Maine voters reject public power takeover of utilities

Bonds

Voters in Maine rejected a much-debated proposal to replace the state’s two largest power providers with a public utility company in Tuesday’s election.

Question 3 on the ballot, which asked voters to approve the state takeover of for-profit power providers Versant and Central Maine Power Company and the creation of a non-profit, publicly owned utility called Pine Tree Power, was defeated 70% to 30%, according to unofficial returns.

The results were a blow to campaigners who said the move would help address rising rates and other service issues and took up the effort after a similar piece of legislation failed to pass the state legislature in 2021.

Investor-owned Versant Power and Central Maine Power Company survived a public takeover attempt after voters rejected a ballot measure to replace them with a public utility.

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Al Cleveland, Pine Tree Power’s campaign manager, said in a statement after the vote that despite the loss, the referendum was “a message to utility shareholders everywhere: people are more important than your profits.”

Versant and Central Maine Power are hurting people, he said. “With worst in the nation customer service, astronomical rates, and the most frequent outages in the country, Maine voters made clear that we deserve better,” he said.

Had the measure succeeded, the state would have acquired Versant and CMS’s assets before shifting service operations for 800,000 Mainers over to Pine Tree Power. The new company would have been governed by an elected board of 13.

Proponents said the measure would have driven down rates and improved service and cost around $9 billion in the end.

Opponents, including Gov. Janet Mills, disagreed, citing a higher estimate of $13.5 billion for the state takeover, as well as uncertainties over how much, if at all, the change would help to improve service.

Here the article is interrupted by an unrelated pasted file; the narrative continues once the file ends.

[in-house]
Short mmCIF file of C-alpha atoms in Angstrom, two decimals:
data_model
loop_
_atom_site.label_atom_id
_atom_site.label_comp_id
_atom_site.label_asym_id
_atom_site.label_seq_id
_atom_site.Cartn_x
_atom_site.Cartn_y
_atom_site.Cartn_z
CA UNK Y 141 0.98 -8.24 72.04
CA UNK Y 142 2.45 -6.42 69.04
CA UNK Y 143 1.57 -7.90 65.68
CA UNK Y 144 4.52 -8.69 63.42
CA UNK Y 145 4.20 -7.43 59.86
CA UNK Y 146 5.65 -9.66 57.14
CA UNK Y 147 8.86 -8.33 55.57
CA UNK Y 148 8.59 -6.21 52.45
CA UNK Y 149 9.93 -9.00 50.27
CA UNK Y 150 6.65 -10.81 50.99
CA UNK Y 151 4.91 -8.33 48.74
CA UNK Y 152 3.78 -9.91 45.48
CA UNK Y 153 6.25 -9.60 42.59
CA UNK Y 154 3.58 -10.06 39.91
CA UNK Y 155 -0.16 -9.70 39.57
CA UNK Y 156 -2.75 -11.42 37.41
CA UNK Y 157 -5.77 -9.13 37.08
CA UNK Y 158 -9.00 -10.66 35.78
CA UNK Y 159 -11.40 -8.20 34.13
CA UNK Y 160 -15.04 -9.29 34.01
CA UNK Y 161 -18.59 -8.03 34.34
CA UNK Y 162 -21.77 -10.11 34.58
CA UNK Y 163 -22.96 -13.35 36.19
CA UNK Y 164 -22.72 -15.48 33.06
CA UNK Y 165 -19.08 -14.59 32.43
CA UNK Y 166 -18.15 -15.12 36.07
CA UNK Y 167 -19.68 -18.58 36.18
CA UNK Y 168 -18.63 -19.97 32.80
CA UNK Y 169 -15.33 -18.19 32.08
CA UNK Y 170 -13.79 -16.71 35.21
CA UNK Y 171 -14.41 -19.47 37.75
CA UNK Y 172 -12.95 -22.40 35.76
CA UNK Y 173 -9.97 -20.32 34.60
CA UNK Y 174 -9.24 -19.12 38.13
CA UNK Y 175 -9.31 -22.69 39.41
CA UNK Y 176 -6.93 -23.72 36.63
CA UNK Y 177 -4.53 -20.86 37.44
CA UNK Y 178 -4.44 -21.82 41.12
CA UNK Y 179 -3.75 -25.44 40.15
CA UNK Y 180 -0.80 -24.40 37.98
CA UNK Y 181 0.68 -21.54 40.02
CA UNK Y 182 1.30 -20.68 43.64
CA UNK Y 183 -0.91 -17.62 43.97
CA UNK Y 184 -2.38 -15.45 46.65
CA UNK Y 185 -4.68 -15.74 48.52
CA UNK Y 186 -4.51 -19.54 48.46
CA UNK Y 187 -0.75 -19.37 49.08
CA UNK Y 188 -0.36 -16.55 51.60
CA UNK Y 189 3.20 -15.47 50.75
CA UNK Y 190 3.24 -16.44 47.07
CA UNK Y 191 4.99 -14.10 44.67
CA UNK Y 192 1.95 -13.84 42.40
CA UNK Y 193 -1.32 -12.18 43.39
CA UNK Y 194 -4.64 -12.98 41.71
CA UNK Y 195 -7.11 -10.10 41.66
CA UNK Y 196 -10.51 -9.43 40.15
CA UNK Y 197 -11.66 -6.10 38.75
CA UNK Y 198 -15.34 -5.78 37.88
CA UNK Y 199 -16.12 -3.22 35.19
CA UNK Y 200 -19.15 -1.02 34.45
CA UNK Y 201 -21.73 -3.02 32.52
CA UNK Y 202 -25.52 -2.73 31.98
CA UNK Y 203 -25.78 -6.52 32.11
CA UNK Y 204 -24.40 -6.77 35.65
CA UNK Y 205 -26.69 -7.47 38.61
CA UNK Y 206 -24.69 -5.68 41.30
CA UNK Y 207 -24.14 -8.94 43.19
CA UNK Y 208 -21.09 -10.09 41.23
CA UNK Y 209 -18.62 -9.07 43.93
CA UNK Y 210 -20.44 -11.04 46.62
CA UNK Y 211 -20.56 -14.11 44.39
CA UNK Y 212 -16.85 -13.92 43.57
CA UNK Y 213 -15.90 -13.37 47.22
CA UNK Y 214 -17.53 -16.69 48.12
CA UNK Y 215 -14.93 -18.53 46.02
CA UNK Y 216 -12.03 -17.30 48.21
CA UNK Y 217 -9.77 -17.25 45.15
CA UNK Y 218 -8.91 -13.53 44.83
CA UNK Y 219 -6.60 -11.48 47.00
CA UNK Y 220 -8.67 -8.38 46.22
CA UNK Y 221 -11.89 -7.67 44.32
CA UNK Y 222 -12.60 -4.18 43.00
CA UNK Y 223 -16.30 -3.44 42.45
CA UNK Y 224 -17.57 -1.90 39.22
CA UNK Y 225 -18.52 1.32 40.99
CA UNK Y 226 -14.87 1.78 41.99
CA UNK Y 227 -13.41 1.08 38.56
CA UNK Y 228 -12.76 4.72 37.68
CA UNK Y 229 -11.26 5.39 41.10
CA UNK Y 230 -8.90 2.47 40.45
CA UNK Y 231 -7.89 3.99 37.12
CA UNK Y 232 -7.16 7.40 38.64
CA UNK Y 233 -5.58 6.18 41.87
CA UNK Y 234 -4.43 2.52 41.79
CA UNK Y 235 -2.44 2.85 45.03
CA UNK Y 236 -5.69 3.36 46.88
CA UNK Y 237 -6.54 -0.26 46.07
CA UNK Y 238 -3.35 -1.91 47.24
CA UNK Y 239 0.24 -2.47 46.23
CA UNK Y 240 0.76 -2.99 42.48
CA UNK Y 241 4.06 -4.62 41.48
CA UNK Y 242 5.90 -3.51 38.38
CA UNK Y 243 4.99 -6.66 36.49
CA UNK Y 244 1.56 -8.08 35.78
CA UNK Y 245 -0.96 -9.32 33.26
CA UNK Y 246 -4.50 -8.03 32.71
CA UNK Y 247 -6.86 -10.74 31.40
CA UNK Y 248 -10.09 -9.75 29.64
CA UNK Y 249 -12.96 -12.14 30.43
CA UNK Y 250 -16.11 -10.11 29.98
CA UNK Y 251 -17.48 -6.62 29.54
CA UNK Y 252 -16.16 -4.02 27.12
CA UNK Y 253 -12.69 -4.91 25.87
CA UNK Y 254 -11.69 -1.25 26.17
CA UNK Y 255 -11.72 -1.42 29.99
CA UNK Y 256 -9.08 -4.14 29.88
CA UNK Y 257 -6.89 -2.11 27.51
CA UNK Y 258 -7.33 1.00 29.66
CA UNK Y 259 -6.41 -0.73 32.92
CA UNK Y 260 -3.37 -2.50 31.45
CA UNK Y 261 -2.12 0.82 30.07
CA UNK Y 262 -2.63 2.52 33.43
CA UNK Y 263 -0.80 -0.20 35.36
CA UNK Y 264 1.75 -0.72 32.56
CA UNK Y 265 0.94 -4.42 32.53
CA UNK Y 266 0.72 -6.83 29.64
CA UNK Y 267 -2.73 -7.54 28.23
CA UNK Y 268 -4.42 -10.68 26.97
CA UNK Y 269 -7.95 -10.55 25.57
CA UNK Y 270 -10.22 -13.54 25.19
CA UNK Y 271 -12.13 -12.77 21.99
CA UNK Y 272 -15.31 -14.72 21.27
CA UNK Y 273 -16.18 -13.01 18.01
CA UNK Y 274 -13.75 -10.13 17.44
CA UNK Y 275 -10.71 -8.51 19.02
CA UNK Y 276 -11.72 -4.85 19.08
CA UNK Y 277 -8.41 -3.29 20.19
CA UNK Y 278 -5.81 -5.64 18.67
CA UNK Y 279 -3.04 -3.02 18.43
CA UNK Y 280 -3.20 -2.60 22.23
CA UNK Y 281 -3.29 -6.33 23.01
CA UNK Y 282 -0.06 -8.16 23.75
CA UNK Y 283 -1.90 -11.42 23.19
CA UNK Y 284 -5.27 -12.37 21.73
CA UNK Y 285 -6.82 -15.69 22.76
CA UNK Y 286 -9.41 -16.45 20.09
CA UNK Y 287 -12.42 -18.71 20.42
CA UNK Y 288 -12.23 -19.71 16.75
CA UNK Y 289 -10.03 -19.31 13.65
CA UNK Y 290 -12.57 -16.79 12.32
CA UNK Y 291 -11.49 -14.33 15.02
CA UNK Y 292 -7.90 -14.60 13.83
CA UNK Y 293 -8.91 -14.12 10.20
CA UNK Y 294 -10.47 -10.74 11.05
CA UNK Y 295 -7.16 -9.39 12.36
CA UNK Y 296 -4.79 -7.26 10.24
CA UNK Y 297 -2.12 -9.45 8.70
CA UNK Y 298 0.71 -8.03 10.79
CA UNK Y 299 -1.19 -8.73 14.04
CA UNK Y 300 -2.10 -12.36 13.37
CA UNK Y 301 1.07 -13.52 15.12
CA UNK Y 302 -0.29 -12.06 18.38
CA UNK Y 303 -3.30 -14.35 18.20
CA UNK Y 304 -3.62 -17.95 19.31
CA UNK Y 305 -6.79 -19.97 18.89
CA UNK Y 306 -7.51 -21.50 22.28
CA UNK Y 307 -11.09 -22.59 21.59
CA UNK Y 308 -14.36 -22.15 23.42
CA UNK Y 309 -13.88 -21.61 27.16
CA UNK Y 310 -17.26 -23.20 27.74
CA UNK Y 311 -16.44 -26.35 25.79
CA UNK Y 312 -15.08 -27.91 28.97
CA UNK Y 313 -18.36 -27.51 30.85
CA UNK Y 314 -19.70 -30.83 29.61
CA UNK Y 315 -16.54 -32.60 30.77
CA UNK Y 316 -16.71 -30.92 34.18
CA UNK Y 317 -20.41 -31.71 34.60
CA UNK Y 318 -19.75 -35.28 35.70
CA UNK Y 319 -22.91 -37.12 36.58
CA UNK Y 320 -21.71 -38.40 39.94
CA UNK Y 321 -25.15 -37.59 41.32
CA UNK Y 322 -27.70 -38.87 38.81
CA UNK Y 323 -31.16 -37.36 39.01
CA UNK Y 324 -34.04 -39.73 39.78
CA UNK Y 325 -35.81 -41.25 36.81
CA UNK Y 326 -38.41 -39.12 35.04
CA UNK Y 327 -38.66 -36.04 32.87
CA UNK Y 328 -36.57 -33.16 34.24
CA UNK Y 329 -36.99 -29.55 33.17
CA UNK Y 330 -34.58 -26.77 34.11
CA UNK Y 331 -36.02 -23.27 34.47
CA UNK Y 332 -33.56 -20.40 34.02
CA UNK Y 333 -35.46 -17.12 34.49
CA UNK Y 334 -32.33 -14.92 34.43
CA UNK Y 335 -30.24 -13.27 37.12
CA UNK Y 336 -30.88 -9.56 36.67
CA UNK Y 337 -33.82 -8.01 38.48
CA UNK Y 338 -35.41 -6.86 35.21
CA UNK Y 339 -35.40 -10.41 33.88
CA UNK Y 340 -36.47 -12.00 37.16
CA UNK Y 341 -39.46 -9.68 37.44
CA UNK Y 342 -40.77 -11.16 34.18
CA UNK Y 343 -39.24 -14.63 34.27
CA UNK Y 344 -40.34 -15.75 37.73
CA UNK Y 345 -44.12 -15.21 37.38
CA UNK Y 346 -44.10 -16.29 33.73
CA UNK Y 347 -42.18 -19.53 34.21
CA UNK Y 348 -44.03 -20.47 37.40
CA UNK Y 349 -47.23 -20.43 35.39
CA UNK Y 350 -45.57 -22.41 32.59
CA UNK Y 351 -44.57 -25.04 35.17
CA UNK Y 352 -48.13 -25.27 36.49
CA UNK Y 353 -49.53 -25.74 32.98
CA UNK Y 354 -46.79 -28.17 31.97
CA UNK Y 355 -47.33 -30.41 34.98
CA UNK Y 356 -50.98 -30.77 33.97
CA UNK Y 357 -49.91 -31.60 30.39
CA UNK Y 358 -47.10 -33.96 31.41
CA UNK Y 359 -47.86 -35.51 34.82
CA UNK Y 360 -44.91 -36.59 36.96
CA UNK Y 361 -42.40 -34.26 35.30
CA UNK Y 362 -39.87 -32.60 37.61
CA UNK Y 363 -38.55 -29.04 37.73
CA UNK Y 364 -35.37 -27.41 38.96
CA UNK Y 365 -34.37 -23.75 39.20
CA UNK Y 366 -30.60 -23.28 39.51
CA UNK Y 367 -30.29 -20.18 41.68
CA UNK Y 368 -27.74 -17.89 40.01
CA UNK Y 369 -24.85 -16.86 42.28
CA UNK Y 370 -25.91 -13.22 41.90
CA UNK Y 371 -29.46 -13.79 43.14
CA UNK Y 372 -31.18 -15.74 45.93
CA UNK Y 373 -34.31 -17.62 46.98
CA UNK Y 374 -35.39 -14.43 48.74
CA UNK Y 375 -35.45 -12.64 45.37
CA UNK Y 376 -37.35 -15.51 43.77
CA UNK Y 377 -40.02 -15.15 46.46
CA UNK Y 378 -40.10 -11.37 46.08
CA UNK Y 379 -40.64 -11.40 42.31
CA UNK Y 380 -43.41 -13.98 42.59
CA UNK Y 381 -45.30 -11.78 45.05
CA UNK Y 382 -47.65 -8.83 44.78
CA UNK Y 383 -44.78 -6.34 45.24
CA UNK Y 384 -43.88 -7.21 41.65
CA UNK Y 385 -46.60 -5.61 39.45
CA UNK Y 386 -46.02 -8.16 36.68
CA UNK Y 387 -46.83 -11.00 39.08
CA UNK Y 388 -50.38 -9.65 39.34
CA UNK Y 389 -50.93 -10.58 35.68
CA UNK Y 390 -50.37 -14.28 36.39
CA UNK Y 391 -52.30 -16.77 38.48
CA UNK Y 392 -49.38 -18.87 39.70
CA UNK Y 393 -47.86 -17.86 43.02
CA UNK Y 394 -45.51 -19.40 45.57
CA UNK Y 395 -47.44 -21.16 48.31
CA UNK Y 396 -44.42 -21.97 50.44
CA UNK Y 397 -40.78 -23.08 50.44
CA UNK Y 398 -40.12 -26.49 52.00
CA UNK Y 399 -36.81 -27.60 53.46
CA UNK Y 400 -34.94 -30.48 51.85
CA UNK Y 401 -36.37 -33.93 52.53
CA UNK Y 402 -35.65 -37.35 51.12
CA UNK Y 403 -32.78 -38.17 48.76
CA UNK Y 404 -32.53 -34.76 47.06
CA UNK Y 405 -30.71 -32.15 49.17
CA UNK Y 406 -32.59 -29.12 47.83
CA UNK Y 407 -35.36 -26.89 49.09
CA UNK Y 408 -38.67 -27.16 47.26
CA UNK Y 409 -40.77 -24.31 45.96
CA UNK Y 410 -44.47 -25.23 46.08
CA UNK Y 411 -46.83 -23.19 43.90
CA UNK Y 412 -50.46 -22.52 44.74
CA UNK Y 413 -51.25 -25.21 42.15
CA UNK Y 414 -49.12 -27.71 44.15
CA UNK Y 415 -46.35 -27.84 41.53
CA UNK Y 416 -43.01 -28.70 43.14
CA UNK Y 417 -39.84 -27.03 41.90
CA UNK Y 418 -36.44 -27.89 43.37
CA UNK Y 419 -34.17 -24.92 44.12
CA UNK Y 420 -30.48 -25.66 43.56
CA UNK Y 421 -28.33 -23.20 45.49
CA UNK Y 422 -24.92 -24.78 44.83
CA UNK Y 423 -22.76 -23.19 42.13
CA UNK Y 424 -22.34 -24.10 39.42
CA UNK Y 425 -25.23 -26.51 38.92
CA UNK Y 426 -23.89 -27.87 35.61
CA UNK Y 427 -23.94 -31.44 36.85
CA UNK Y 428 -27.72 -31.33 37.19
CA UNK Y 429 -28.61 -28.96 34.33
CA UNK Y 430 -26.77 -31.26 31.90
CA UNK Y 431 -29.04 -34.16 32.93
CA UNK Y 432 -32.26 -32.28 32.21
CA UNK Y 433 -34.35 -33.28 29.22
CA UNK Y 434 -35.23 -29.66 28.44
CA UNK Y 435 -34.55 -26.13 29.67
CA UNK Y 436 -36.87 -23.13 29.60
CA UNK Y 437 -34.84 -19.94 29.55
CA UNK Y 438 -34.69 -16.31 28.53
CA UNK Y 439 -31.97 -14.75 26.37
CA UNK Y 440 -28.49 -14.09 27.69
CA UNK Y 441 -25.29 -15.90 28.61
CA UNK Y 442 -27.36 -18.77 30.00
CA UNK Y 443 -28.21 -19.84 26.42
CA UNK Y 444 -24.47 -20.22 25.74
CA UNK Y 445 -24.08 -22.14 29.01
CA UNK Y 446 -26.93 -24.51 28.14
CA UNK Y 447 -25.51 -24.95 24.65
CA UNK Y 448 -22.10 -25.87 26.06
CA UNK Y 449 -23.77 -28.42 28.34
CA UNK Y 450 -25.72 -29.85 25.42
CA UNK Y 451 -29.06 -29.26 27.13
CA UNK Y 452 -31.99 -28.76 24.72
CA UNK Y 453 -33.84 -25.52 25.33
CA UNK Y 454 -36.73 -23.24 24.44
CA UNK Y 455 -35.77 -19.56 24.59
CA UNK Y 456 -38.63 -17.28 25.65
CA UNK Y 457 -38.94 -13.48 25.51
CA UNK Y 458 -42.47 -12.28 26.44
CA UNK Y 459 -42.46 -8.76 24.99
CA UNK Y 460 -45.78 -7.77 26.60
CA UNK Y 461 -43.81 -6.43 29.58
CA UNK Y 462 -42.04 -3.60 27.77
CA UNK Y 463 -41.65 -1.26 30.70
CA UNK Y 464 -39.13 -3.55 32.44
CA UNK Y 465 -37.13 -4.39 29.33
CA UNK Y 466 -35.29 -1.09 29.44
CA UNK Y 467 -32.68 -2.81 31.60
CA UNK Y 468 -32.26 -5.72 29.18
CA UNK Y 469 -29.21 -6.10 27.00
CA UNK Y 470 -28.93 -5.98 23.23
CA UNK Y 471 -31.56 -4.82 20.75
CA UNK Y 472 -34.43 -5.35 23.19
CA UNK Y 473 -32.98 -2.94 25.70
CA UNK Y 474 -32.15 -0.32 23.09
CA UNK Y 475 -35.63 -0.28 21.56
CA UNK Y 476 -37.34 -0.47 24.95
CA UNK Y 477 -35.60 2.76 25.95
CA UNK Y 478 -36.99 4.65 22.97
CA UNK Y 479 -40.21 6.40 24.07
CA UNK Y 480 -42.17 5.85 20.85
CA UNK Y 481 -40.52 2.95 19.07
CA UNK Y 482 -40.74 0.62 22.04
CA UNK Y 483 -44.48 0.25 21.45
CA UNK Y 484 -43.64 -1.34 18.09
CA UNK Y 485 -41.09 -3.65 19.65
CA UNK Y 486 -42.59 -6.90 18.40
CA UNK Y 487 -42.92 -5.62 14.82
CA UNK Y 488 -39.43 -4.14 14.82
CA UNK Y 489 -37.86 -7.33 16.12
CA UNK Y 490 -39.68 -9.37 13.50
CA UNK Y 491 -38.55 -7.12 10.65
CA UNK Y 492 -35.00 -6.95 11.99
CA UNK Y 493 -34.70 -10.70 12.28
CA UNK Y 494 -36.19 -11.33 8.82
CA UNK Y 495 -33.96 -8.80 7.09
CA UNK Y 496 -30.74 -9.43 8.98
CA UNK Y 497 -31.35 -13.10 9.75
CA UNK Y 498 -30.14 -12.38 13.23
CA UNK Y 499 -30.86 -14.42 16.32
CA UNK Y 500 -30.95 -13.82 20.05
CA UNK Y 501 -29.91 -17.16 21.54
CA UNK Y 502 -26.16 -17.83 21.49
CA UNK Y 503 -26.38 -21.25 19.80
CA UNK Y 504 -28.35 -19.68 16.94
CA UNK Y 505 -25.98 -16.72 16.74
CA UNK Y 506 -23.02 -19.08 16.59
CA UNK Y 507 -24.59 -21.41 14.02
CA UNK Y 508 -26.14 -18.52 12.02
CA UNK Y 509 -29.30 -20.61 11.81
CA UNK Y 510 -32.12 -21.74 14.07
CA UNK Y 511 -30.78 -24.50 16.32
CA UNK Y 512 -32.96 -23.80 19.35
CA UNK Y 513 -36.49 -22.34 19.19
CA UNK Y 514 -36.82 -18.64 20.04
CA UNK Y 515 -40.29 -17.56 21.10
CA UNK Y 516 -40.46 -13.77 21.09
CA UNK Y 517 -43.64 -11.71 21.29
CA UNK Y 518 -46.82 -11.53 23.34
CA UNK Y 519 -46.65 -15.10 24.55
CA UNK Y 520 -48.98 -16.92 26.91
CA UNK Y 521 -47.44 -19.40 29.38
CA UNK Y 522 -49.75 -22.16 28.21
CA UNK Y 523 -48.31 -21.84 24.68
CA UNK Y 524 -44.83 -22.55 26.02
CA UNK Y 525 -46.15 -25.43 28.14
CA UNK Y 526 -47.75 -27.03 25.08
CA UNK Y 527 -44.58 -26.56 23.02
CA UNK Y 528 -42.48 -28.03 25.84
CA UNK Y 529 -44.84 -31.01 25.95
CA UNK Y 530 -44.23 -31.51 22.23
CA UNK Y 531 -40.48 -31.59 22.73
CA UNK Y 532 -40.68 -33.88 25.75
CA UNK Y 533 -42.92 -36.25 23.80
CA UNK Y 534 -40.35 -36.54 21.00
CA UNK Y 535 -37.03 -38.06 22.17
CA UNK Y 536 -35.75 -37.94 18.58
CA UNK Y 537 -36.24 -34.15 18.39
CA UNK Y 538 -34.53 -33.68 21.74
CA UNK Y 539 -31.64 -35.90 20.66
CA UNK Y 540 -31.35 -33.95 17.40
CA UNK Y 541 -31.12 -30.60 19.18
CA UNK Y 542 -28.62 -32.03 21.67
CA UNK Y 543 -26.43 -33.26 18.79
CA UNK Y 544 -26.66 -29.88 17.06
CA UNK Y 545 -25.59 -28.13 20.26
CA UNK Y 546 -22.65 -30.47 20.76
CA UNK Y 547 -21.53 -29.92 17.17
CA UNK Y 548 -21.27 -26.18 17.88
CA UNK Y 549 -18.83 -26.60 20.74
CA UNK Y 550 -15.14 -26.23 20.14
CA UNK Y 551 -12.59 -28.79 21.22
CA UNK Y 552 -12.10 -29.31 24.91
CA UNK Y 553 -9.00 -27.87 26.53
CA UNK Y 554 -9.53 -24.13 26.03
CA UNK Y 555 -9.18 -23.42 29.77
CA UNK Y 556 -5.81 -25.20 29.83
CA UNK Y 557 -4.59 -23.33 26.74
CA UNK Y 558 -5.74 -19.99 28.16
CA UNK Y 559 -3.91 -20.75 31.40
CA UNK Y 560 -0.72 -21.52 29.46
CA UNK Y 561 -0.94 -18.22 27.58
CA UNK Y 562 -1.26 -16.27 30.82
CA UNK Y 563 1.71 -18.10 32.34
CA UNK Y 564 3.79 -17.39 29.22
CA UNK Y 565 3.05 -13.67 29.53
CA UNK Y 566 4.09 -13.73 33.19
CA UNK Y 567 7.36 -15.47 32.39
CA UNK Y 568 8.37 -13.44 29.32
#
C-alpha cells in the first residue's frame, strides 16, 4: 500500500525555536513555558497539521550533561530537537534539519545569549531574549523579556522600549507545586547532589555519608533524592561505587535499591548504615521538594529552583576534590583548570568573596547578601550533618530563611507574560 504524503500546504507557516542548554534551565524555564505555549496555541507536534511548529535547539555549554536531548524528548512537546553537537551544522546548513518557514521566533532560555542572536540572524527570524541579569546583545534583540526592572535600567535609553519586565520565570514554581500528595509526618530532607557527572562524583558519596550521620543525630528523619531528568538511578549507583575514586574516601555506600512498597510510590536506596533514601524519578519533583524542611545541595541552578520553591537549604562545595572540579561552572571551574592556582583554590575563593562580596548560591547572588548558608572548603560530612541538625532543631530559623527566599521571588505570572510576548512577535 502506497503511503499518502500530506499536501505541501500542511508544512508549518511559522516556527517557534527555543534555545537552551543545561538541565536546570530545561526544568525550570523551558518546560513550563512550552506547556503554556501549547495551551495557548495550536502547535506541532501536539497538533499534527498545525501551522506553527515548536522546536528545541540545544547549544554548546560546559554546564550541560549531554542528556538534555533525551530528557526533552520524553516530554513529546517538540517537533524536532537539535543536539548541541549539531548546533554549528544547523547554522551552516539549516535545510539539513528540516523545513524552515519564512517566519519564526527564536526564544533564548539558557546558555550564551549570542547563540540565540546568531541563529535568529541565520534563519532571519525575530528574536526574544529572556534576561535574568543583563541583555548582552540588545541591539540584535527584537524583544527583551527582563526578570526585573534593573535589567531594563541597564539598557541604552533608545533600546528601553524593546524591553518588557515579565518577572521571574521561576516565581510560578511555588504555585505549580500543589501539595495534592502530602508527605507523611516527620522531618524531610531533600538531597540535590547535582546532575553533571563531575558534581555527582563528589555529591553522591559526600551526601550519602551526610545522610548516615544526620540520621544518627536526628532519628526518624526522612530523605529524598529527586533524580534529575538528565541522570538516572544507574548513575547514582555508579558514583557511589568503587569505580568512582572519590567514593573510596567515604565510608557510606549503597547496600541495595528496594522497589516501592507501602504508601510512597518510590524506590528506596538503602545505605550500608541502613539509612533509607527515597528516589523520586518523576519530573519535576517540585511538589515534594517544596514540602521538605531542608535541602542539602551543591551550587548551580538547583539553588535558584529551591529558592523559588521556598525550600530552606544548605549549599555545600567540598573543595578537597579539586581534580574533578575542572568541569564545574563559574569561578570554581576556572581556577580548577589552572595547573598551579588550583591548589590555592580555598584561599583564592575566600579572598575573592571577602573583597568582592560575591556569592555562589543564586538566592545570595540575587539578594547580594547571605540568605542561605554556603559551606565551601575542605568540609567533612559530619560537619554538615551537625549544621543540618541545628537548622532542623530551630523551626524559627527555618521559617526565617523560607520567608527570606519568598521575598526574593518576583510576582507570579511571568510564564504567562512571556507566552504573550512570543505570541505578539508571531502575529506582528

Before the referendum, she encouraged residents to vote no on Question 3.

“What we are really talking about here is adding a layer of bureaucracy and politics and partisanship over the existing structure of CMP and Versant and I just don’t see how this improves anything,” she said.

With the referendum behind it, Central Maine Power said in a statement provided to The Bond Buyer that it is ready to “turn the page.”

“As we look forward, we must continue to modernize our grid to support Maine’s climate change goals, connect new renewable resources, and electrify our communities,” the statement said. “Thank you to our 660,000 customers for putting their continued trust in Central Maine Power. We will have more to say in the coming days.”

Versant is committed “to helping Maine accomplish our ambitious energy goals and strives to be a trusted partner in those efforts,” the company said in a statement after the vote.

“We are eager to build consensus and momentum for meeting Maine’s energy and climate goals and delivering the best possible service and value for our customers,” the company said. “We hope Maine can move past the repeatedly failed idea of a government power takeover and instead build consensus and momentum for meeting Maine’s energy and climate goals.”

Voters Tuesday also approved Question 1, a measure promoted by opponents to the Pine Tree Power initiative, to require voter approval for certain state entities, municipal electric districts, electrification cooperatives, or consumer-owned transmission utilities to incur an outstanding debt that exceeds $1 billion, passed 65% to 35%.

Question 2, which prohibits election spending by foreign governments, including entities with partial foreign government ownership or control, passed 86% to 14%.

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